A close look at four relievers who benefit from funky mechanics.
Starting pitchers tend to receive most of the attention devoted to pitchers, both in Raising Aces and within the general community of baseball evaluators. Yet some of the most intriguing pitchers in the major leagues hail from the bullpen. Starters tend to adhere to a prototypical build designed for stamina, but relief pitchers come in all shapes and sizes, often earning their roles as a direct result of the perception that they cannot withstand the rigors of a 200-inning season or a seven-inning appearance.
There are a multitude of reasons why a pitcher might be assigned to relief work, including body type, pitch selection, and/or mechanical trends. When it comes to mechanics, a pitcher with a funky delivery can be sent to the pen just as quickly as one whose motion is perceived as dangerous. These attributes can be intertwined, as the same elements that make a delivery look goofy can also present the risk of injury. Other times, a pitcher's mechanical approach is geared toward deception, creating strategic angles that are designed to exploitplatoon splits or to exaggerate downhill plane.
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Scouts' takes on Travis d'Arnaud, Chris Johnson, Mariano Rivera, Ian Kennedy, and other interesting players.
Many of our authors make a habit of speaking to scouts and other talent evaluators in order to bring you the best baseball information available. Not all of the tidbits gleaned from those conversations make it into our articles, but we don't want them to go to waste. Instead, we'll be collecting them in a regular feature called "What Scouts Are Saying," which will be open to participation from the entire BP staff and include quotes about minor leaguers and major leaguers alike.
Well that was quick. Barely a week after he was given the closer’s role in Anaheim, Scott Downs appears to be DL-bound after injuring his leg Sunday while avoiding a comebacker, leaving fantasy players scrambling to find his replacement. Who that replacement will be, however, is currently up in the air. Of course, that won’t stop us from speculating. Today, I’ll try my hand at handicapping the situation.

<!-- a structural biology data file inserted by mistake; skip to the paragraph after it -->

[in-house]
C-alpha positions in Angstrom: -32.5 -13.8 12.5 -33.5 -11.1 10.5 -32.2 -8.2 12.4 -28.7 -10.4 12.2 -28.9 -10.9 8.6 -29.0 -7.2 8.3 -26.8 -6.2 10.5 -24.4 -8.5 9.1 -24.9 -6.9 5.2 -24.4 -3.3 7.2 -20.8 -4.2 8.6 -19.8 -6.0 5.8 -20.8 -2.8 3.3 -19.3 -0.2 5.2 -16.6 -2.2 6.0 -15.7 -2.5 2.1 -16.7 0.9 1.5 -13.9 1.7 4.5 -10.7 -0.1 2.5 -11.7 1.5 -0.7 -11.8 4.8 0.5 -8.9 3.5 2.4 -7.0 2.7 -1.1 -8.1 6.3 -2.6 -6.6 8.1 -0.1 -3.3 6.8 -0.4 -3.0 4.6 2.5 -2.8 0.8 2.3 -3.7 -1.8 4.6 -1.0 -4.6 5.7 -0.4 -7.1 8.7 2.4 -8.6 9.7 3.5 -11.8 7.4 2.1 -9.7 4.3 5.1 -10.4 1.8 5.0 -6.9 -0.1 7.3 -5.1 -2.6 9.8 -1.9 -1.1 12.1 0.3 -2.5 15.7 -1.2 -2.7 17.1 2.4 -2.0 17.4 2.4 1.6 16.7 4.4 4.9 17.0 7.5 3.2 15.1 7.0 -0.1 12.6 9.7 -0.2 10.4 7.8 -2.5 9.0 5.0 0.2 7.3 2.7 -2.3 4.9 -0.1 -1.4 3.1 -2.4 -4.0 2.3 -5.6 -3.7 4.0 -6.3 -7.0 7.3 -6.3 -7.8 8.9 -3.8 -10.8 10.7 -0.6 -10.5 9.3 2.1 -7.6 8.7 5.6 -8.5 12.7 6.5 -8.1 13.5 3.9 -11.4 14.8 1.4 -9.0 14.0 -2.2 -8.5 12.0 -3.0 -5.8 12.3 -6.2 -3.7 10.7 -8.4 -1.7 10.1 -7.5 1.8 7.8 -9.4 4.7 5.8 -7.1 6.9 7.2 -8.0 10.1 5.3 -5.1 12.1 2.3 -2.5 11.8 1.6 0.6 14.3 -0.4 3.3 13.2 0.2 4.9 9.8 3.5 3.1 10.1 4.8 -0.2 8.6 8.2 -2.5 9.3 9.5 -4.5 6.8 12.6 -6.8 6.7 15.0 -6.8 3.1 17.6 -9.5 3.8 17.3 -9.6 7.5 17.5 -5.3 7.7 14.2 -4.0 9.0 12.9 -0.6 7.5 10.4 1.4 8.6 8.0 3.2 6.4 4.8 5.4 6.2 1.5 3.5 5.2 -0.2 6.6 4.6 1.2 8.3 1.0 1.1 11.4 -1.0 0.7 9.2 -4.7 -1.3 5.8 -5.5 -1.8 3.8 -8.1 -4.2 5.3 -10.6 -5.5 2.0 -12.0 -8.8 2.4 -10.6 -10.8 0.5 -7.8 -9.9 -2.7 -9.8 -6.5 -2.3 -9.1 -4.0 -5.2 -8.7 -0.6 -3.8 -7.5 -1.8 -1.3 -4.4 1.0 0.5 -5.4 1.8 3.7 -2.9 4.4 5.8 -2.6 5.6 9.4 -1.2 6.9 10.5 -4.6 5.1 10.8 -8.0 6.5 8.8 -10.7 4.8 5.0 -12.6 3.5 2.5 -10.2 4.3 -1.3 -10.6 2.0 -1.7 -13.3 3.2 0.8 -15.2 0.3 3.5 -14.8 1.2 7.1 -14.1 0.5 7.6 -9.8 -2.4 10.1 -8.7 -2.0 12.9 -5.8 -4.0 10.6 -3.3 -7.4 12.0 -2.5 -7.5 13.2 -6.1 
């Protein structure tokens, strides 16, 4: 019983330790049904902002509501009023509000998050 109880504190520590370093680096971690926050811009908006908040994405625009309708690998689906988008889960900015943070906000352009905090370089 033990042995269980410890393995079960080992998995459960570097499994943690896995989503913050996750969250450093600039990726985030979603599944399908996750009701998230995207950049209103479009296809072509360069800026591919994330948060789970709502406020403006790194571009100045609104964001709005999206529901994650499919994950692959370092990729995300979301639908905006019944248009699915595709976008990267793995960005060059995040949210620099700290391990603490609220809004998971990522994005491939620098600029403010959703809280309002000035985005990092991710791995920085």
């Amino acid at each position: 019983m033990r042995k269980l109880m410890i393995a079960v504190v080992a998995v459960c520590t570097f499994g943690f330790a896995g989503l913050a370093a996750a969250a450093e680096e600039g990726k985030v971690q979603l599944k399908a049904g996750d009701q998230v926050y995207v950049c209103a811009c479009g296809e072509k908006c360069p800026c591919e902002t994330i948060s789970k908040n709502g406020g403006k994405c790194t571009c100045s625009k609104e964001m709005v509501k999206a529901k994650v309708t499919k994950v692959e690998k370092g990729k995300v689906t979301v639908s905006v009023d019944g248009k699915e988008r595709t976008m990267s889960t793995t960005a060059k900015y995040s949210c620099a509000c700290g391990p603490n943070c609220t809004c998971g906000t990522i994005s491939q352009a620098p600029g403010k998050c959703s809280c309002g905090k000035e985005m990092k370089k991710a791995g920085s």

The Yahoo! Friends & Family experts league is always an interesting barometer for this sort of thing. It’s a daily transaction league, and any time a ninth-inning changing of the guard may be taking place, owners race to the waiver wire to pick up anyone with a chance for saves. By yesterday evening, five Angel relievers had been picked up (if they weren’t already owned) in Yahoo! F&F: Downs, Jordan Walden, LaTroy Hawkins, Ernesto Frieri, and Jason Isringhausen. Let’s take a look at the chance each has of saving games for the foreseeable future.
What numbers do we look at when no number is large enough?
In 2011, the Angels began the season with Fernando Rodney as their closer. Oh, man, was Fernando Rodney bad at baseball a year ago. Rodney was the Angels’ closer, and he was also one of the worst relievers in baseball. He converted his first save, and he blew his second save, and he was replaced by Jordan Walden. Jordan Walden made the All-Star team. The Angels didn’t add a closer in the offseason. The Angels didn’t suggest any sort of closer controversy was brewing. The Angels didn't leave the issue of the ninth inning open-ended at all. Jordan Walden spent his winter chopping wood, shoveling snow, and quietly being the Angels’ closer. “What do you do?” people would ask him at parties. “Awwwww,” he would say, trying to be humble, because nobody likes a boaster, “I’m involved in recreation.” Pressed, he would acknowledge that he closed baseball games for the Angels. Women would casually touch his arm.
He saved his first game, and he blew his second game, and he was replaced by Scott Downs. Fernando Rodney is a closer, and Jordan Walden no longer is. That was very fast! One blown save. Four and a third total innings, and nine baserunners. If his season were a start, it would be Clayton Kershaw’s April 15 start. Very, very fast.